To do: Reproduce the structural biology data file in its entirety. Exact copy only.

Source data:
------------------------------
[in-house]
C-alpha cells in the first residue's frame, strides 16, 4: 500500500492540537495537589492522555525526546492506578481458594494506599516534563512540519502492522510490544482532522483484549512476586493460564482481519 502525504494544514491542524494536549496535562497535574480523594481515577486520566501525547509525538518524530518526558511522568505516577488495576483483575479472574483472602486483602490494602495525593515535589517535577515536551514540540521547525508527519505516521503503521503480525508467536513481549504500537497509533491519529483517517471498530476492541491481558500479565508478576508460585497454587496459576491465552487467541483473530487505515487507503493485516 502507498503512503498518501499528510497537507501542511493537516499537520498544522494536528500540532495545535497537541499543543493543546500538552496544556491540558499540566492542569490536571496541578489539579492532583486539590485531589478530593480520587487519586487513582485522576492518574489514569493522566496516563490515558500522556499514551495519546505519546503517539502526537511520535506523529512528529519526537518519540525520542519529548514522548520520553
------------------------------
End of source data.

[in-house]
C-alpha cells in the first residue's frame, strides 16, 4: 500500500492540537495537589492522555525526546492506578481458594494506599516534563512540519502492522510490544482532522483484549512476586493460564482481519 502525504494544514491542524494536549496535562497535574480523594481515577486520566501525547509525538518524530518526558511522568505516577488495576483483575479472574483472602486483602490494602495525593515535589517535577515536551514540540521547525508527519505516521503503521503480525508467536513481549504500537497509533491519529483517517471498530476492541491481558500479565508478576508460585497454587496459576491465552487467541483473530487505515487507503493485516 502507498503512503498518501499528510497537507501542511493537516499537520498544522494536528500540532495545535497537541499543543493543546500538552496544556491540558499540566492542569490536571496541578489539579492532583486539590485531589478530593480520587487519586487513582485522576492518574489514569493522566496516563490515558500522556499514551495519546505519546503517539502526537511520535506523529512528529519526537518519540525520542519529548514522548520520553